Quick geo economic comment on what's happening. And this also tells us where we're going. Everyone's hunting for alternatives to US dollar. This is about Asia. And here's what's going on with our Asian economies. Places like Myanmar and Japan are in deep trouble. They're really suffering from their dependence on the US dollar. And of course, they're scrambling to get off the dollar.
Commodities Replacing Currencies
And whatever you think of what happened with the Russia Ukraine thing, for sure, it's shown everyone that it is possible to survive being taken off the SWIFT Network. This illustrates the point I'm making, which is that we have a move from currency based finance to commodity based finance. And that transition, it was currency based. Why? Because the dollar was essentially symbolizing the amazing and immense economic power of the United States that is on the decline for many reasons. I'm not going to get into them. It'll be replaced with a form of barter, which is commodities, commodities balancing. And the power of an economy will be based on its commodities.
By the way, the US will do well, relatively speaking, because it has a lot of good commodities. But it also underlines that the new game is commodities and the fact that we are monetizing water as a commodity makes it extraordinarily exciting in this new era of commodity based finance.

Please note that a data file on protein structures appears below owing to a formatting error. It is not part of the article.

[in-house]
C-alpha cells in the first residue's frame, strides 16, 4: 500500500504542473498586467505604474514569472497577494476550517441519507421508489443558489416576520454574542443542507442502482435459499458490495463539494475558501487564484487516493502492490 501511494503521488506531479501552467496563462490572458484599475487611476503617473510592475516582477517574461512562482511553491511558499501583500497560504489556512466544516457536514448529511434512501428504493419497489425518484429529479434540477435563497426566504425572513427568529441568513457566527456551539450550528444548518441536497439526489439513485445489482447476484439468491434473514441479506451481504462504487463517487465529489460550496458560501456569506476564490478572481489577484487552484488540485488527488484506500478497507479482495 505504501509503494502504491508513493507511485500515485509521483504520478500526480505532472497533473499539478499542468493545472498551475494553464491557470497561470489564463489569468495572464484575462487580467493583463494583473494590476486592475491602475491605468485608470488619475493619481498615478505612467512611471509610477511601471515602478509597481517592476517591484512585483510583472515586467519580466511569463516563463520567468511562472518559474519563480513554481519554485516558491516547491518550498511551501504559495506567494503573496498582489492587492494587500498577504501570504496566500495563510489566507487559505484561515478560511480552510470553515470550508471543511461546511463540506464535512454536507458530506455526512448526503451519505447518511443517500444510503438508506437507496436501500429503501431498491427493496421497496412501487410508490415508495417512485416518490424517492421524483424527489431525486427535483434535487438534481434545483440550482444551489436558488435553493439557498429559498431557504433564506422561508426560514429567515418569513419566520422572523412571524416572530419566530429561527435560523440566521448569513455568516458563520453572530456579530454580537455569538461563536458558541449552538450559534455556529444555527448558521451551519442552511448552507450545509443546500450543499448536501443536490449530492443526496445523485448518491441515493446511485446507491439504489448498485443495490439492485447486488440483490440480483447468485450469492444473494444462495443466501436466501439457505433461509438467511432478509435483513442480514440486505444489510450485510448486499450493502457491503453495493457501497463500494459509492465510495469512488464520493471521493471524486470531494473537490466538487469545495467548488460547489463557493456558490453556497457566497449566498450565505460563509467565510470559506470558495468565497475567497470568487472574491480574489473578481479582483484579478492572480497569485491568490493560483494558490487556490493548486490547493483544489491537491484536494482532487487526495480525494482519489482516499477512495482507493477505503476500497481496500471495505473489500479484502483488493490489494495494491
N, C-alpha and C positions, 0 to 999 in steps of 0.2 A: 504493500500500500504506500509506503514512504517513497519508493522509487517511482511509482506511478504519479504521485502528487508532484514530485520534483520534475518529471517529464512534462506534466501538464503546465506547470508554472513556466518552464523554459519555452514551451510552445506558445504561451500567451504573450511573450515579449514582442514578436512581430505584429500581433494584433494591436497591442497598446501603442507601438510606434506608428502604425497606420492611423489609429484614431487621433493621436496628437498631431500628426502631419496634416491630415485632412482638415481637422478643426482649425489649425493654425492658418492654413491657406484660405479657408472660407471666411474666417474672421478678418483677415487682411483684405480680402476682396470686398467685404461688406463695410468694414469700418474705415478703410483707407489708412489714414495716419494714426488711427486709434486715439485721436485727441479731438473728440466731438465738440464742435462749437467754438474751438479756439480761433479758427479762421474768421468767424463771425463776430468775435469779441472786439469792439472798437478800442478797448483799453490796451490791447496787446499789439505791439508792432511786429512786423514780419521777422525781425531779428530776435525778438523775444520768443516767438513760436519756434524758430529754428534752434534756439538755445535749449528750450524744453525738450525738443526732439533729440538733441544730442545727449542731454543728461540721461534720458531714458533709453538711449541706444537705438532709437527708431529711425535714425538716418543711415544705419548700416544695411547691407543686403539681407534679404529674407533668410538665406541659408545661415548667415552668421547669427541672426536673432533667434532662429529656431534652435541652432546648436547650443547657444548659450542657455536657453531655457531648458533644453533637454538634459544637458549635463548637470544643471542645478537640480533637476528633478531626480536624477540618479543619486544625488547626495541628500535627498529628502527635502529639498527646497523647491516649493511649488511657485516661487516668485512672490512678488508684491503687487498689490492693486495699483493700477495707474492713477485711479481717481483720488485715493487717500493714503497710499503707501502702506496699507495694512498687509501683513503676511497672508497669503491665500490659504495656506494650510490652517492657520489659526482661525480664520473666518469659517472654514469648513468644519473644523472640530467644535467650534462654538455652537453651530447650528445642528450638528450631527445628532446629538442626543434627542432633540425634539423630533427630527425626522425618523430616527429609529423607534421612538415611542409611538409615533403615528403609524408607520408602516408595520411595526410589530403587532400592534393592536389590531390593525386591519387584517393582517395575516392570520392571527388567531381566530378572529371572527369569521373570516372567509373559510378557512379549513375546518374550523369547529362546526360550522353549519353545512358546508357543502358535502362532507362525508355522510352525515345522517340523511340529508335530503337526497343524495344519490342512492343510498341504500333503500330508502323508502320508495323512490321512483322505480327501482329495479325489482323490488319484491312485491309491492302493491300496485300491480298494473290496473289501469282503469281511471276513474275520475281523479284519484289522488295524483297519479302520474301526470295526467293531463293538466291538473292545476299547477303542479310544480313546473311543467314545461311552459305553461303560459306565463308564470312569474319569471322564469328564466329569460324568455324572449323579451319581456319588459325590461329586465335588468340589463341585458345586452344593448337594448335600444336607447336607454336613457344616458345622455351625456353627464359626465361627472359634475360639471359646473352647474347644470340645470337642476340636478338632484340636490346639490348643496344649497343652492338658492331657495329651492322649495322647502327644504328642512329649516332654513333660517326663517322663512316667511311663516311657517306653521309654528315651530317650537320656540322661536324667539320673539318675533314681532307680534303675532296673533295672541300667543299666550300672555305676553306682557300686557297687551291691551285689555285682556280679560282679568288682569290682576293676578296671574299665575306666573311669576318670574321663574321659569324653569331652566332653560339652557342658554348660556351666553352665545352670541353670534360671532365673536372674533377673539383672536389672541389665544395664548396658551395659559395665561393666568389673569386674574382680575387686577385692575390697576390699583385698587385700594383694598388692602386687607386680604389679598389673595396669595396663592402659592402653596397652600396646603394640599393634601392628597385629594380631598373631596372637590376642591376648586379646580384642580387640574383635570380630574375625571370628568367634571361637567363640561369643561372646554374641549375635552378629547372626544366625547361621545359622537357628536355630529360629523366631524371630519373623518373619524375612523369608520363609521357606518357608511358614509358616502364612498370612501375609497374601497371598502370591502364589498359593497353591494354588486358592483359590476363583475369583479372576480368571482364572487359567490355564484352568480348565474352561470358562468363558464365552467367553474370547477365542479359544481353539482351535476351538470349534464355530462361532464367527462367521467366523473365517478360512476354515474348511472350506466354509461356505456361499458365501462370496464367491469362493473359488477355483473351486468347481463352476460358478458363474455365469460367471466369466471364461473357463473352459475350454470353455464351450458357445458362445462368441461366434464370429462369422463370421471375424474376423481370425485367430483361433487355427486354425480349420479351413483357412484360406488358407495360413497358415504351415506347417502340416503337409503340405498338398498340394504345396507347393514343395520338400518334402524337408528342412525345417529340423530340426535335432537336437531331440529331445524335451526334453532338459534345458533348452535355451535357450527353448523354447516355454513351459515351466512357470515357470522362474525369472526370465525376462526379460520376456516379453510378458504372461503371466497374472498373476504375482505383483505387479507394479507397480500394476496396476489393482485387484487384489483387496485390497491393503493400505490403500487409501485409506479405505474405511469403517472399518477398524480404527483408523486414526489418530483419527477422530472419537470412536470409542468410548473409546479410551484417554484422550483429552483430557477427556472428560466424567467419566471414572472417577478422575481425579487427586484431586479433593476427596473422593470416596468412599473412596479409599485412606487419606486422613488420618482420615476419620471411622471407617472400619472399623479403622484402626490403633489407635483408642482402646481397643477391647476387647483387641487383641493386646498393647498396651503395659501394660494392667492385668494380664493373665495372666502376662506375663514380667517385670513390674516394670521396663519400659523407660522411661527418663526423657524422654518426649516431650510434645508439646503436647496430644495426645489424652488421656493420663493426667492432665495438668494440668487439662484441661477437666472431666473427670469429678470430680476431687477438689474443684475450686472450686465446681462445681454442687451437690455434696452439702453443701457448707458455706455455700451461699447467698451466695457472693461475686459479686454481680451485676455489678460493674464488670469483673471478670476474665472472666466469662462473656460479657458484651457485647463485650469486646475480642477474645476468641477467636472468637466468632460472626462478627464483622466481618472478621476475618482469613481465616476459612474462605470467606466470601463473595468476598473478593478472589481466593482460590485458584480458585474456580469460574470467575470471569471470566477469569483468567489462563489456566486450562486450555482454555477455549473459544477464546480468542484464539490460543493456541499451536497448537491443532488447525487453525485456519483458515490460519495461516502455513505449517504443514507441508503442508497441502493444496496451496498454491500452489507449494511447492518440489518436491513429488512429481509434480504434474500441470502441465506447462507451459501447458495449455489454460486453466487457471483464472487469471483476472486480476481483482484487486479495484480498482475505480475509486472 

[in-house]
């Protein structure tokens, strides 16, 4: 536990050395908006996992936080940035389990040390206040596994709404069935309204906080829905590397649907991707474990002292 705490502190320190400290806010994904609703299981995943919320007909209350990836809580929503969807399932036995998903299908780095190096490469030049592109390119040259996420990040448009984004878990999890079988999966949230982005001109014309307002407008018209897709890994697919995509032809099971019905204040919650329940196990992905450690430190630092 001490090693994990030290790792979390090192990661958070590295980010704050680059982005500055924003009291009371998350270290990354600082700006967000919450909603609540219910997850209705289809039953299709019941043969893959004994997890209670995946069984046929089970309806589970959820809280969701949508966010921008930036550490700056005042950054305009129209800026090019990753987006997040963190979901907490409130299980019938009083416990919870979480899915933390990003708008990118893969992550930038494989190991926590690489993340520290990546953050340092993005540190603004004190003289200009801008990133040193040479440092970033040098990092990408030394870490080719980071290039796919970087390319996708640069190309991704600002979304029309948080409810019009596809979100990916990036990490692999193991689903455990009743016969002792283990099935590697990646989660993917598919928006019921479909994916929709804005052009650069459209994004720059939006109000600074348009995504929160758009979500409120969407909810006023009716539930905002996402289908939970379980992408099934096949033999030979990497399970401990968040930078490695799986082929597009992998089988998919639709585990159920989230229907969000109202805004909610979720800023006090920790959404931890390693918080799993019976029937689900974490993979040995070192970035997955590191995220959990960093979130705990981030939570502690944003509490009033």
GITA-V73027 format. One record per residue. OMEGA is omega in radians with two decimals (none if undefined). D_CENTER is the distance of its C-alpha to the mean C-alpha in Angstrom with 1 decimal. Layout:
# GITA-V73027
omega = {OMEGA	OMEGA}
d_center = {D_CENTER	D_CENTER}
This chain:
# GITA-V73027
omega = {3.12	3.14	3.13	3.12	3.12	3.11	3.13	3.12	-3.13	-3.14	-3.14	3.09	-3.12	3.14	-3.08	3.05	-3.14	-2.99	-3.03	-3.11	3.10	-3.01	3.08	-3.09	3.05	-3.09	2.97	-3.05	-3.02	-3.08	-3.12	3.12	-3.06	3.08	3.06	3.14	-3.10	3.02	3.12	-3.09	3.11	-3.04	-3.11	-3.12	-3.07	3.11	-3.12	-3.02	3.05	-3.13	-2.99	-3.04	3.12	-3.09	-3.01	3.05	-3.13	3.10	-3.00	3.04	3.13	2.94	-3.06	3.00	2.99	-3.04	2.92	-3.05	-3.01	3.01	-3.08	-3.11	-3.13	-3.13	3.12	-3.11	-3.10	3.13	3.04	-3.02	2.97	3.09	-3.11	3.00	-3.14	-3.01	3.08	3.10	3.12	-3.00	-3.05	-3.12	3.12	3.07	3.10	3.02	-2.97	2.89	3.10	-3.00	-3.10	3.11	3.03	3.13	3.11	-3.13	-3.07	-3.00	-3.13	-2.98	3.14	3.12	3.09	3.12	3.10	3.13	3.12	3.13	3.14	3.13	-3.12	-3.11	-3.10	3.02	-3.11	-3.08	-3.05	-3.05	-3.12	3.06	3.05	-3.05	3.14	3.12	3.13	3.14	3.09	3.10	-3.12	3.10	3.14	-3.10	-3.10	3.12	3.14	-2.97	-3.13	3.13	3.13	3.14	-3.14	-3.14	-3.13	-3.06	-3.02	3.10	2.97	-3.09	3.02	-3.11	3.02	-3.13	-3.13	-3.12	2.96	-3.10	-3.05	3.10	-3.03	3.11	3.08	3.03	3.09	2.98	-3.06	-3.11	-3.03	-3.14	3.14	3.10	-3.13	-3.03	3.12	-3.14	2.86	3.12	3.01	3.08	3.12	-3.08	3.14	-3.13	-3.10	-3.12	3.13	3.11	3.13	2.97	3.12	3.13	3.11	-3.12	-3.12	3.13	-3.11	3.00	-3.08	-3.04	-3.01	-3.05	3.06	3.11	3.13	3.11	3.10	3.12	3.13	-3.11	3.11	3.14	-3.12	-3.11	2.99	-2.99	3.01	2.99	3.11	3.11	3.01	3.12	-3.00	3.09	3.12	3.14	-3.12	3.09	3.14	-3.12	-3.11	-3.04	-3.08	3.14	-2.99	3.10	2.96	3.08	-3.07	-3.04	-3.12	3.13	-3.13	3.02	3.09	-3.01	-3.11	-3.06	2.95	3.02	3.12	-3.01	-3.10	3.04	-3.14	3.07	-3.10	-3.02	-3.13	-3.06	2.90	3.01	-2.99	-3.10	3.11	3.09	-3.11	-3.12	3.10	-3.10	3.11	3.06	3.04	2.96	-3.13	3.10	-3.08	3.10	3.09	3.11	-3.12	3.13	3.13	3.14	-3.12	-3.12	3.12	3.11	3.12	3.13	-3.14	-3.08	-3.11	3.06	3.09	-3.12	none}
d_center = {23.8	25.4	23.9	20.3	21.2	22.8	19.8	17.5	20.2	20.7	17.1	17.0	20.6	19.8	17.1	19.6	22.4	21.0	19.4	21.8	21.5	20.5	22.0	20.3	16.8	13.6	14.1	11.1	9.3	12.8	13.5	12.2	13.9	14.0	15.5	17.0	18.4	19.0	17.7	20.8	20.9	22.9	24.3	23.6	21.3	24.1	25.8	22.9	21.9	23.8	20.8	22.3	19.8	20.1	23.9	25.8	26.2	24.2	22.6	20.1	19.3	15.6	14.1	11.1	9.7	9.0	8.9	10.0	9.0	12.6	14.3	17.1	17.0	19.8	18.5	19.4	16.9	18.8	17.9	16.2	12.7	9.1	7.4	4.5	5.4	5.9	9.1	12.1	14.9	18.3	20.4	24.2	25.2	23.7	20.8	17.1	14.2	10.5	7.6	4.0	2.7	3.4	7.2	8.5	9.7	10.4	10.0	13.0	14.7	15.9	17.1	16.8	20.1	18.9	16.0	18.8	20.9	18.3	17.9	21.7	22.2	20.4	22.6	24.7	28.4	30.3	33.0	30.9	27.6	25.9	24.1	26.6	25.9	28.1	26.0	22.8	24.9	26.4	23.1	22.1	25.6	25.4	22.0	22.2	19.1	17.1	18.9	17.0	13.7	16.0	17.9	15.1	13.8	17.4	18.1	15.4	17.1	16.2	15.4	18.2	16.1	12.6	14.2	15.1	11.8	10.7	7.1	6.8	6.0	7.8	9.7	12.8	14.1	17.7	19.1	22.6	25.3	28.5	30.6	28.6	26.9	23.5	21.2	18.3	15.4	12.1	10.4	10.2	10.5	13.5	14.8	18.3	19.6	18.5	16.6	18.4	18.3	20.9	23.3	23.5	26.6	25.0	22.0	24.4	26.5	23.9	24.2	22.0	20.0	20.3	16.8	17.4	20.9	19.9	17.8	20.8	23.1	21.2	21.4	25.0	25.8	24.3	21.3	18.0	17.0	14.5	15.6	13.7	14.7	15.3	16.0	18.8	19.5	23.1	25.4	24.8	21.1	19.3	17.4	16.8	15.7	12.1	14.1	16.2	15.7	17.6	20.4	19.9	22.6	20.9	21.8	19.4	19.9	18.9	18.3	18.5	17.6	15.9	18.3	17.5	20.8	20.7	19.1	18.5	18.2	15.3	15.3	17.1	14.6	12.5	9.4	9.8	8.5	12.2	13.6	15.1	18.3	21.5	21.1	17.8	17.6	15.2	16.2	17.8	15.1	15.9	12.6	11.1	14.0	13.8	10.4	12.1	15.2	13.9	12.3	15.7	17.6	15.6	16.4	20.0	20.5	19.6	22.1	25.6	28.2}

OK, well Jared Simmons a few weeks ago interviewed me just before the end of the year on Innovation. Fascinating podcast. This is the second part and I must say he got up close and personal. So let's take a listen.
Start of presentation
Jared: How do you keep fresh thoughts and points of view and diversity and all sorts of those sorts of things in mind as you kind of use that approach? Does it does it make it harder to to to tackle those other things? Or how how does that how does that factor in?
Riggs: Well, I think we can learn a big lesson from the world of sports, which operates very much on stats, the numbers. And are we doing better or are we doing worse? And athletics, they've learned to rate teams and coaches based on criteria that they can, they can watch in real time how well they're doing. And wait a minute, what happened? They're on our losing streak. What's going on here? Able to debug it. And I think that's very valuable.
So to have good metrics is critical and to have a really good sense of okay, you know what? If you as a CEO are playing the piano, then those keys are the data points, right? You've got to know, oh, we know this is this is like we had a great idea, but the execution is not going anywhere. What's going on with that?
Okay. I see we have an issue with resources or personnel or the methodology is wrong or the vision or whatever. But knowing these indicate is indicators are the key performance indicators being met. Are we on track? I think that, you know, you I think you sort of develop a sensitivity to how it's going.